#5                             Art by renowned Balinese artist Made Budhiana

“Being the first exhibition for the year we wanted to start with an exhibition involving Asian engagement and engagement with Indonesia, in particular,” said exhibition curator, long time collector of Indonesian and Aboriginal art and former Director and Chairman of the Board of Museums and Art Galleries in the Northern Territory (MAGNT), Colin McDonald.

“We wanted to highlight the artistic perceptions and aesthetic interpretations by leading Indonesian artists of the landscape of the Northern Territory and responses to living in Aboriginal communities and Aboriginal cultures.”

“I am so glad to learn that those participating artists in the Artists’ Camp have come together to showcase their collaborative works. I can simply say by looking at the paintings that you have worked so well and shown excellent pieces that represent the uniqueness of the Northern Territory,” said Mohhamed Hanifa during his exhibition opening speech.

Some of the photos of the Artist's Camp and Made Budhiana's other ventures to the NT at the NCCASome of the photos taken during the Artist’s Camp by Balinese artists Wayan Wirawan & Made Budhiana on display at the NCCA

“I would like to especially thank Colin McDonald who has been bridging and maintaining relationships, not only between the Bali Provincial Government and NT Government, but importantly between the Indonesian/Balinese artists and Australian/Territorian artists.”

Delving into new visual and conceptual territories the artists created vital interpretations of the landscape, from the barren wilderness, to mountain ranges and desert springs, along with responses to aboriginal traditions and livelihood. Some of the highlights were “Munupi & Pukumani Pipes” painted on Melville Island, Wayan Wirawan’s reaction to burial poles of the Tiwi Aboriginal community of Pirlangimpi, Made Budhiana’s “In the Darkness of the Night” is his nocturnal observations of the aboriginals and how at night the greater spirit of the people became evident, and Suryani’s pulsating “Beswick-Darwin” capturing the essence colorful native flora.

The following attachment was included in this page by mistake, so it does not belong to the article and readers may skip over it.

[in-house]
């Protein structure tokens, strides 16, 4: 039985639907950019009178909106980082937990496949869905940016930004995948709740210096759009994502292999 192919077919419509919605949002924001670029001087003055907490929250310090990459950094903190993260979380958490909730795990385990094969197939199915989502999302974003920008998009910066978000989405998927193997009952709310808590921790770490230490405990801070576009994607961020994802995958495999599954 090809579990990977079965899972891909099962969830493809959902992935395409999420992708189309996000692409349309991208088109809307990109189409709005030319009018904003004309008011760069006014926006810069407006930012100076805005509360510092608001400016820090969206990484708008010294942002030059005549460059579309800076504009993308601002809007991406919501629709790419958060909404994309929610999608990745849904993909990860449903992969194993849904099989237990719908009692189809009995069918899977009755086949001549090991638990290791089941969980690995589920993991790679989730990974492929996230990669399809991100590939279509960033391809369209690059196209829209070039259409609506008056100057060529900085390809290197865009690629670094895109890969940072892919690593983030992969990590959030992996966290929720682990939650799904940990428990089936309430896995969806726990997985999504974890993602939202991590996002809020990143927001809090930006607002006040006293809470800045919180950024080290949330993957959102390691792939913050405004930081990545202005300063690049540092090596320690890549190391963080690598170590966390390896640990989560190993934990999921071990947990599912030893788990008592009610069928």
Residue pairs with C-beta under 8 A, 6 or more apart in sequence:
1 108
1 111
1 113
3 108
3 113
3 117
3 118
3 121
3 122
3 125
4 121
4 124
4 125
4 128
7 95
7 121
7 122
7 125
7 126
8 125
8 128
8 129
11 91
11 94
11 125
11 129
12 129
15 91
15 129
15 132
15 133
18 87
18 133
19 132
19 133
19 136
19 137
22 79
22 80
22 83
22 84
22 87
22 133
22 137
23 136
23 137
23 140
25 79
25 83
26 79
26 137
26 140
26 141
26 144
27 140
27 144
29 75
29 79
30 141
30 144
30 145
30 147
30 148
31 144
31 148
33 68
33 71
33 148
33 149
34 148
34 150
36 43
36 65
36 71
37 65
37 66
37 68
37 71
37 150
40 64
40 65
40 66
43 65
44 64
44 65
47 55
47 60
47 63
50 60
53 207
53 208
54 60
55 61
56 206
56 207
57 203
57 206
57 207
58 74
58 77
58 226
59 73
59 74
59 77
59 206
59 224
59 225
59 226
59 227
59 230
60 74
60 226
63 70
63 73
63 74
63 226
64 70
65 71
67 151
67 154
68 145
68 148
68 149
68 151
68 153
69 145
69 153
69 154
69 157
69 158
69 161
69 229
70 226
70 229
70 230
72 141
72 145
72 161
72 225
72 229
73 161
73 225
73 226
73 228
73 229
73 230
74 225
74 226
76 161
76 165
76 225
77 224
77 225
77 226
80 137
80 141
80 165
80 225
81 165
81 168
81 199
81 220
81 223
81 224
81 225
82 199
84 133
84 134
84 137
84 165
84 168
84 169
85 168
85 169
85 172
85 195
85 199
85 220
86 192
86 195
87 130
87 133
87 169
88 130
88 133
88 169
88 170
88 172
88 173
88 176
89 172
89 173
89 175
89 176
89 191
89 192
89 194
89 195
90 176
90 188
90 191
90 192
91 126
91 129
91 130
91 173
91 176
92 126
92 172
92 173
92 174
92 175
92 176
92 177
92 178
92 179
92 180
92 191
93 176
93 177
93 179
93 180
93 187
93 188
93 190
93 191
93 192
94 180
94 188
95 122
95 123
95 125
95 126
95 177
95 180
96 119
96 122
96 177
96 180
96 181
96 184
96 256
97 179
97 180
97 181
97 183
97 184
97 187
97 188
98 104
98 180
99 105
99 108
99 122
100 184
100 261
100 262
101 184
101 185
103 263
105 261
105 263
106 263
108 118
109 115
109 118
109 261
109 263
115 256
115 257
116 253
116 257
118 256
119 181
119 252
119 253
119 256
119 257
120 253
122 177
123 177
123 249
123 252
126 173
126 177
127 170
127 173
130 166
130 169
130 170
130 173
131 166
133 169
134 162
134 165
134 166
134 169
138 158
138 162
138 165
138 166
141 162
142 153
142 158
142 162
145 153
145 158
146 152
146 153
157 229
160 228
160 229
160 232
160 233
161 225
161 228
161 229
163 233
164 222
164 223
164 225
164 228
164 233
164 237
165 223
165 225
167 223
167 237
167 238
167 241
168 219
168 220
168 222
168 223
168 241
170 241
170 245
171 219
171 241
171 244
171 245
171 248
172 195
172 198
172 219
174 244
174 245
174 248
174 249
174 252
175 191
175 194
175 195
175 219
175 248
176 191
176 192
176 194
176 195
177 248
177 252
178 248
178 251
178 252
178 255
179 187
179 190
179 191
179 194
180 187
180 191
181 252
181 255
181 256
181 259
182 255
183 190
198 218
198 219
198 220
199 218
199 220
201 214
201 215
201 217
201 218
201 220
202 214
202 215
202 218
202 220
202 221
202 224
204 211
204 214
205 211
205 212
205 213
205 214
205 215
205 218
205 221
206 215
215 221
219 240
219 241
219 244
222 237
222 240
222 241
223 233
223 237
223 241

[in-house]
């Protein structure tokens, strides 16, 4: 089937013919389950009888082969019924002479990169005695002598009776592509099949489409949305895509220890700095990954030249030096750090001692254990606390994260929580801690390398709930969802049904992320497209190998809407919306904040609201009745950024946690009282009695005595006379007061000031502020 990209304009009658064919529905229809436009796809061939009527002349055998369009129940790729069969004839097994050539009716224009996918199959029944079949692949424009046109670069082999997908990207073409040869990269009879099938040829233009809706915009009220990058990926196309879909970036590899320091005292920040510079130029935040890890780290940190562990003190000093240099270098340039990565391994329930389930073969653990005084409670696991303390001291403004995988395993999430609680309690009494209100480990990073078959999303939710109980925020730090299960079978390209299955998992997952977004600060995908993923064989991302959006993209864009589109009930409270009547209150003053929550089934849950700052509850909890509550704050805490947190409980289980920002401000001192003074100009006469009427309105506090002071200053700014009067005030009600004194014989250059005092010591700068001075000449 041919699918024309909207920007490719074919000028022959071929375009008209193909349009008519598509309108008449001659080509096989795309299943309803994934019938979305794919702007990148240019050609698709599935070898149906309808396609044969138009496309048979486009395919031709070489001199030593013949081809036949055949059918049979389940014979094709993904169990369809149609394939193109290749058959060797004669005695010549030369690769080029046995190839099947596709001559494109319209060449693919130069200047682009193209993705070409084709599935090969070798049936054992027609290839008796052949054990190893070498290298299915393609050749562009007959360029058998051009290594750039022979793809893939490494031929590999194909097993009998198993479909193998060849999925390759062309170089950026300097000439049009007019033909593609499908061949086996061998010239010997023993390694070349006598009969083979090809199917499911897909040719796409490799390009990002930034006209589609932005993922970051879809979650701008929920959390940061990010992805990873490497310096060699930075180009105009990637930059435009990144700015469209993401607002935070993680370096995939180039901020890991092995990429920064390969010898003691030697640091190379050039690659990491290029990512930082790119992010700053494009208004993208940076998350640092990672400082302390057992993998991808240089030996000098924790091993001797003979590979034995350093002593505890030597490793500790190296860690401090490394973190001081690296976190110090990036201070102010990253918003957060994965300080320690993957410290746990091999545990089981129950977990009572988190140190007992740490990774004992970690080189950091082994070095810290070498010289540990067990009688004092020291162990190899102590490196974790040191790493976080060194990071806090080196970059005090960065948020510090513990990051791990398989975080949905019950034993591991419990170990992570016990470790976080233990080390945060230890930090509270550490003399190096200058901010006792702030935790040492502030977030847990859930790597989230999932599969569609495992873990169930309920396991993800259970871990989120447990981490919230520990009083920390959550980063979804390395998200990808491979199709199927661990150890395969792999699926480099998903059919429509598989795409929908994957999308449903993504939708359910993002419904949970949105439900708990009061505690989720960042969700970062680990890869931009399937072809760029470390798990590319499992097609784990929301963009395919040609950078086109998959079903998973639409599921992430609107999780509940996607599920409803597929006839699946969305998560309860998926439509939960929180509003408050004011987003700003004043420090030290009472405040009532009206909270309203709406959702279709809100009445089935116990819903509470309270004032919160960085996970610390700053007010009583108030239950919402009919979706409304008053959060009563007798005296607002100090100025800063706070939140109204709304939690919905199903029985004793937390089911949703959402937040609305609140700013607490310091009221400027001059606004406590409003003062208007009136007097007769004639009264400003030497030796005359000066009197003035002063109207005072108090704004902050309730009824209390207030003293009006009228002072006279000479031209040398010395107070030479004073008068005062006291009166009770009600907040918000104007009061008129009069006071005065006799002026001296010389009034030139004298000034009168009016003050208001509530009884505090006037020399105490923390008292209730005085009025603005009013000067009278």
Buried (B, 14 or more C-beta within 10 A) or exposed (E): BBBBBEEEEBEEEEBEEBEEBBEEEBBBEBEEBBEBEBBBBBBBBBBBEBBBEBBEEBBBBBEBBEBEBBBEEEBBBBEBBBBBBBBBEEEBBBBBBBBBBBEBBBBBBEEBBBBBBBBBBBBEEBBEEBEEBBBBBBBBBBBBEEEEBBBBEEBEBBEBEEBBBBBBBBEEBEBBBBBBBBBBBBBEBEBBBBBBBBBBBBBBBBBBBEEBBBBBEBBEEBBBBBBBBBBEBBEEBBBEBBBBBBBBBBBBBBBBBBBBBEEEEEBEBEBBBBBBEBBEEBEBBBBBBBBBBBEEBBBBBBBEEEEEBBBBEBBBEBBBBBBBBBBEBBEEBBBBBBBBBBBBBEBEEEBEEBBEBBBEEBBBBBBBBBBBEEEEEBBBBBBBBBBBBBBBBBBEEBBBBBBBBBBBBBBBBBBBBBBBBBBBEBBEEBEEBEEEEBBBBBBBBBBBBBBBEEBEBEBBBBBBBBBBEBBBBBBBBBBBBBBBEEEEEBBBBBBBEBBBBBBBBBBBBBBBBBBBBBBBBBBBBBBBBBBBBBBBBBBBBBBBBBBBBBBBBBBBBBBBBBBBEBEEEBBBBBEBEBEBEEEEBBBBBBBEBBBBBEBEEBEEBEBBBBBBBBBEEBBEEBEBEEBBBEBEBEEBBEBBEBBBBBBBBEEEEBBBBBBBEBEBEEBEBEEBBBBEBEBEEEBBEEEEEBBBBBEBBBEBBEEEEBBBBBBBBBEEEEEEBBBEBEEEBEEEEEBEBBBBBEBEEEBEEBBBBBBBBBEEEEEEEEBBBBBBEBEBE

Indonesian Acting Consul Mohhamed Hanifa, the Chief Minister of the NT Michael Gunner and Colin McDonaldIndonesian Acting Consul Mohhamed Hanifa, the Chief Minister of the NT Michael Gunner and Colin McDonald during the opening at the NCCA.

The photographs, taken by Budhiana and Wirawan, revealed a compelling story of the artist’s time in the NT as guests, and as impromptu Indonesian cultural ambassadors. From their many light-hearted moments to random snaps taken on the road, while exploring, and art making, to images of their meetings with the public, officials at honorary functions, and the aboriginal people.

“What has stood out to me,” McDonald said, “Is the effortless way that the Indonesians interacted with the Aboriginal people, the positive synergy that evolved and the Indonesian’s immense appreciation for the indigenous traditions and art of the Top End.”

Made Budhiana_"In the Darkness of Night."                                  In the Darkness of Night – Made Budhiana

 

Sani Tiwi landscape                                       Twi Landscape – Nyoman Sani

Wayan Wirawan "Honeymoon Gap". Image M. O'Riordan                                 Honeymoon Gap – Wayan Wirawan

Balinese artists Wayan Wirawan, Made Budhiana, Ni Nyman Sani with Australian Artist Rupert Betheras at the NCCA 23 Jan 2016, Image Budhiana copyBalinese artists Wayan Wirawan, Made Budhiana and Nyoman Sani with Australian artist Rupert Berteras at the NCCA.

 

Words: Richard Horstman